Similar Safety for Simultaneous and Sequential QIV, PPV in Elderly
NEW ORLEANS, LA—Safety profiles among elderly people in Japan are similar for simultaneous and sequential administration of quadrivalent influenza vaccine (QIV) and 23-valent polysaccharide pneumococcal vaccine (PPV), according to an interim analysis reported at IDWeek 2016.
“Simultaneous administration of 23-valent pneumococcal vaccine and quadrivalent influenza vaccine showed an acceptable immunoresponse compared to sequential administration of the two vaccines without an increase in adverse events,” reported Kei Nakashima, MD, of the Department of Pulmonary Medicine, Kameda Medical Center, Kamogawa, in Chiba, Japan, and coauthors. "Simultaneous administration of the two vaccines may be a good strategy for improving the immunization rate."
In Japan's 2015–2016 influenza season, QIV replaced trivalent influenza vaccine. The research team sought to determine the immunogenicity and safety of simultaneously administering the QIV and PPV in a randomized, open-label non-inferiority study from October 2015 through August 2016.
One hundred and sixty-two adults age ≥65 years were randomly assigned to receive simultaneous injected administration (SIM group; n=81) of PPV and QIV, or sequential administration (SEQ group; n=81) of injected PPV at 2 weeks after injection of QIV.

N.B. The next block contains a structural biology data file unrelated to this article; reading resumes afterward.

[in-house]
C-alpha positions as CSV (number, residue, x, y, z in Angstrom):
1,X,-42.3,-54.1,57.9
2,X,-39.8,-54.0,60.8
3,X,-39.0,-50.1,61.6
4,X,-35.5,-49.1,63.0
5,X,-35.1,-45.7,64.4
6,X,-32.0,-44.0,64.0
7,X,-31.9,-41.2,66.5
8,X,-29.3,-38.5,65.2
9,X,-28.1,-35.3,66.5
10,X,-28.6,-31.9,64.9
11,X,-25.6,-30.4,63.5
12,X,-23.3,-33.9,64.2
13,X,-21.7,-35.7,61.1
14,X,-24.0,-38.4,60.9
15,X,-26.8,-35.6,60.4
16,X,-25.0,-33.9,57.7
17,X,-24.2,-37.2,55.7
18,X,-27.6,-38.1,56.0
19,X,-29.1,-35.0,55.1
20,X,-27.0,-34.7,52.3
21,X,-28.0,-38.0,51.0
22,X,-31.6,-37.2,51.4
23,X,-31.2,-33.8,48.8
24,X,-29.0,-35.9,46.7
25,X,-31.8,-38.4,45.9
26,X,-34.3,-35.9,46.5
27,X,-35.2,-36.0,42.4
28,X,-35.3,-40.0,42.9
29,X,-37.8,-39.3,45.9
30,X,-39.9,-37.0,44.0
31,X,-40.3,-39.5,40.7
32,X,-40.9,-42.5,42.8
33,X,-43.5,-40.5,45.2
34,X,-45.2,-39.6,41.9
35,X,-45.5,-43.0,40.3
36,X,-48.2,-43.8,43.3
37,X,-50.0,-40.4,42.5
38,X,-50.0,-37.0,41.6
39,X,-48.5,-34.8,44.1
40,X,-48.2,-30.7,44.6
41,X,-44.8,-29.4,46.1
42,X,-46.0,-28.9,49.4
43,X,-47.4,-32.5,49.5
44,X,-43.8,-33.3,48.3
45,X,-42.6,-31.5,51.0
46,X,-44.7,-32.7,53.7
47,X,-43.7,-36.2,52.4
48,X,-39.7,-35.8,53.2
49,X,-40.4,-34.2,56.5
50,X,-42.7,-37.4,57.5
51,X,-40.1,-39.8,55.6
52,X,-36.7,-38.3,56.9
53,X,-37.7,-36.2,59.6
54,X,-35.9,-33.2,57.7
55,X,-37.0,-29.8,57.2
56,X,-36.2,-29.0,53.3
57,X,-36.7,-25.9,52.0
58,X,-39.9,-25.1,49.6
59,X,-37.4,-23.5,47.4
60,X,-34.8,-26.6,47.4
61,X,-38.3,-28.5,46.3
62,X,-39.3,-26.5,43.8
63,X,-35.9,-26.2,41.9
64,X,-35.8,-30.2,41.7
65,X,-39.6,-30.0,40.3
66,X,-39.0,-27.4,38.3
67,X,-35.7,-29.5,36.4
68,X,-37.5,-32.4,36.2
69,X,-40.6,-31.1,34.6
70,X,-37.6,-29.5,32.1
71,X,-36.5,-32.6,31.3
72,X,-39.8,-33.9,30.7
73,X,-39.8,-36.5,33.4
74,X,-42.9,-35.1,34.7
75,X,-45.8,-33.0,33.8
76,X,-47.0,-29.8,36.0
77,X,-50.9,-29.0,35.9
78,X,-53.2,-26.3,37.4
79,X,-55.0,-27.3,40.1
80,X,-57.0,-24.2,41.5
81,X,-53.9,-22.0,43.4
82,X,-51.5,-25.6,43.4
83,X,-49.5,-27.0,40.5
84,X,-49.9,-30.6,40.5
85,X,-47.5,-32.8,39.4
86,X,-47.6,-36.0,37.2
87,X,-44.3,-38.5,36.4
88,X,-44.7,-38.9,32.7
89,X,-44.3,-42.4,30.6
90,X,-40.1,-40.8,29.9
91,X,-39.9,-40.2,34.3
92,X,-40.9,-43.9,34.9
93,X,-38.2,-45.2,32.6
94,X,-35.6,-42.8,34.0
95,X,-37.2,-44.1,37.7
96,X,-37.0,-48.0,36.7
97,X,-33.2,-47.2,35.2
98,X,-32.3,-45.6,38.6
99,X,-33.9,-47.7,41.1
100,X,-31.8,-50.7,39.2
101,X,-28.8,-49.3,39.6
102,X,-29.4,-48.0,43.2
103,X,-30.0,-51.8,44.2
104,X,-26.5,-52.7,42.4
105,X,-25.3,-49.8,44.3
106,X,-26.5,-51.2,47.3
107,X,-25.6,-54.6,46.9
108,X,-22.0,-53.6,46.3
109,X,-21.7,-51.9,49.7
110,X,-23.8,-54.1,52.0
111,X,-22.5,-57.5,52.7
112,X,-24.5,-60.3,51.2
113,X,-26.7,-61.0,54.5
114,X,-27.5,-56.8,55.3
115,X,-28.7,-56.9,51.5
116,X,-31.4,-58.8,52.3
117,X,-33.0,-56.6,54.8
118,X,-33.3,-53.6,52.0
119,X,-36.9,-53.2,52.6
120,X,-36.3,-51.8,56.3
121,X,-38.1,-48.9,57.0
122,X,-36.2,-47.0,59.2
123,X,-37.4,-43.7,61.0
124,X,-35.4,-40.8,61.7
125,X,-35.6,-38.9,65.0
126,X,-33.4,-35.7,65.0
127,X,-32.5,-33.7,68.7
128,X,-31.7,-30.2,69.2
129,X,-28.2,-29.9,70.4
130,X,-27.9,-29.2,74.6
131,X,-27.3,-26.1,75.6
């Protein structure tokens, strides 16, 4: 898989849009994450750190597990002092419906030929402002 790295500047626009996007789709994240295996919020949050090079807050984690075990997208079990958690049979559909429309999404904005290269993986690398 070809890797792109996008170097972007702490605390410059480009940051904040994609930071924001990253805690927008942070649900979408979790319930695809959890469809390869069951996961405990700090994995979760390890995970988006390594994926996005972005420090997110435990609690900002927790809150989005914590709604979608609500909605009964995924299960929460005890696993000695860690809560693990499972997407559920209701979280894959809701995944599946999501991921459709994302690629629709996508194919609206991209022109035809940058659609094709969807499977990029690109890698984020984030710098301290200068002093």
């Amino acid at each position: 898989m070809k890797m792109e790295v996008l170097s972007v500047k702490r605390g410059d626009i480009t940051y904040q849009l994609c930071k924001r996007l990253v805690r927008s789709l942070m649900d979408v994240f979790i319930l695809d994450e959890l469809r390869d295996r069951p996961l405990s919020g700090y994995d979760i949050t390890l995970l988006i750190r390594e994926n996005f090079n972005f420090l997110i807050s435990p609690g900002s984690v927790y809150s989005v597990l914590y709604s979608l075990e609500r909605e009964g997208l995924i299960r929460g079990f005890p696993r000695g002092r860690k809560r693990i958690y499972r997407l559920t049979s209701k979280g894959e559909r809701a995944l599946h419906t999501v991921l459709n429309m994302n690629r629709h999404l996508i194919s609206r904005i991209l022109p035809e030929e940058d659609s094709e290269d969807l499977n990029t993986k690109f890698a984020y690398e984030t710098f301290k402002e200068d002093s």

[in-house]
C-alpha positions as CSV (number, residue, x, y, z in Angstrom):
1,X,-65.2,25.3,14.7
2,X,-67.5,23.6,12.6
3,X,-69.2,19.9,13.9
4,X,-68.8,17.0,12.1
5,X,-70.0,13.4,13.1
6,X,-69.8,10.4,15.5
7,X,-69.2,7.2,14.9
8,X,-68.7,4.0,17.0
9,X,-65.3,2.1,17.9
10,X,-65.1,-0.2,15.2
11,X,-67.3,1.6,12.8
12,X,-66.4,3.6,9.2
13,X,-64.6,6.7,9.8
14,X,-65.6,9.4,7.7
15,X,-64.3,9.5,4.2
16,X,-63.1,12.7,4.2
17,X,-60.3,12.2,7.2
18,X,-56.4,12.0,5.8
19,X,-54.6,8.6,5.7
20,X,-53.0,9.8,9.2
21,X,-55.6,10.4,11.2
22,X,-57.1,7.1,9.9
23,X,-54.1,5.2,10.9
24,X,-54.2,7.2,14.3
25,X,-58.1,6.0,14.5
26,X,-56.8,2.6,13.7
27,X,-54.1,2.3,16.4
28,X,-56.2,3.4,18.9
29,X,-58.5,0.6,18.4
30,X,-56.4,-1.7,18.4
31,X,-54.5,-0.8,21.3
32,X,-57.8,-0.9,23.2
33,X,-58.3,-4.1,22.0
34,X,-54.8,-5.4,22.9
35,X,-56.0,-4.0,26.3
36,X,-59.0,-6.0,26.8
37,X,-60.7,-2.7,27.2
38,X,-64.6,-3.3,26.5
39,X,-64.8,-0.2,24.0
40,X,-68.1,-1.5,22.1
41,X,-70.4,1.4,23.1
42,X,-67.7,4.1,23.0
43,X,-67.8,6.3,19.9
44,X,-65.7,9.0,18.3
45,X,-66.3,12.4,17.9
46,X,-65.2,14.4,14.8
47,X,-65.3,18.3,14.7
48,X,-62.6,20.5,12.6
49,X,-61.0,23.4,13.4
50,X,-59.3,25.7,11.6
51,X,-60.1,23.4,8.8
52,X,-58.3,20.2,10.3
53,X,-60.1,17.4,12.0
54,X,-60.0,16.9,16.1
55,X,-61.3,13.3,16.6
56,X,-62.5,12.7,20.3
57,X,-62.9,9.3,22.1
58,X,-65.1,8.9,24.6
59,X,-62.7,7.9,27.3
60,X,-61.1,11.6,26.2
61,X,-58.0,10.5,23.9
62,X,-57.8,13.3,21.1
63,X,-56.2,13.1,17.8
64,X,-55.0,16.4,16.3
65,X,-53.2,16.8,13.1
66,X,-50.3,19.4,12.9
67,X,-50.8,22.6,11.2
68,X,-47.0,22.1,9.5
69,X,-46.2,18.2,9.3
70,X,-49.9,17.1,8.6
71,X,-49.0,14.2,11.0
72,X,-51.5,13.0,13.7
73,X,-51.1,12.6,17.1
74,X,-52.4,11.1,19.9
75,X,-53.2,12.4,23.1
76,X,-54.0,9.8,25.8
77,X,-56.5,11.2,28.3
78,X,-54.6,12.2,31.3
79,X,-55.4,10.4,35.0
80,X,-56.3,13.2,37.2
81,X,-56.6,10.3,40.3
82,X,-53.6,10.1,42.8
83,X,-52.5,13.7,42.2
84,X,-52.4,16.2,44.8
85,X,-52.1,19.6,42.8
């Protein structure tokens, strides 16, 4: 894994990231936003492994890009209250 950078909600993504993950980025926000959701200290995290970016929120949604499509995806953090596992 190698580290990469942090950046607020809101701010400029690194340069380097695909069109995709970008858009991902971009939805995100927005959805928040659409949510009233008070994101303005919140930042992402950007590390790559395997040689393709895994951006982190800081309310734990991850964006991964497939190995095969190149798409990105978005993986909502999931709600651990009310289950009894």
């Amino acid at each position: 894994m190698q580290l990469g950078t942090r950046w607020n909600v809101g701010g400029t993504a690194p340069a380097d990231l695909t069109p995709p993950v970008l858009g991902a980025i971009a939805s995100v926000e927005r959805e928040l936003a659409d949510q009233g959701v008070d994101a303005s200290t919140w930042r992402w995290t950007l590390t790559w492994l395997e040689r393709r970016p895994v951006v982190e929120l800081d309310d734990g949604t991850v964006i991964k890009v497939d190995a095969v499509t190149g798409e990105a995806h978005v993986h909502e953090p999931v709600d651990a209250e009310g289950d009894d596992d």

Five participants withdrew from the SEQ study arm during the study, leaving 76 patients in that group.
H1N1, H3N2, and B Phuket-strain influenza seroprotection was not significantly different between the SIM and SEQ study groups.
SIM group seroresponse rates were significantly lower than SEQ group seroresponse rates for serotypes 4 and 14 (odds ratio [OR] for serotype 4: 0.30; 95% CI: 0.13–0.67; P=0.003; OR for serotype 14: 0.20; 95% CI: 0.09–0.47; P<0.001), Dr. Nakashima noted. "However, the clinical impact is expected to be low because the detection of serotypes 4 and 14 has decreased in invasive pneumococcal disease and pneumonia worldwide," he was quick to add.
There were no significant differences in adverse events between the two [SEQ and SIM] groups," Dr. Nakashima noted.
Reported systemic reactions did not significantly differ between the two study groups. These included fever (in 2.5% of patients in SIM group and 4.2% of patients with SEQ group; P=0.668, n.s.), fatigue (11.1% and 21.1%; P=0.138, n.s.), headache (4.9% and 6.6%; P=0.740, n.s.), joint pain (13.6% and 14.5%; P=1.0, n.s.), pain of axilla (4.9% and 5.3%; P=1.0, n.s.), and rash (1.2% and 2.6%; p=0.611, n.s.). Data on fever were missing for 7 cases, however, Nakashima cautioned.
The study was funded by Merck.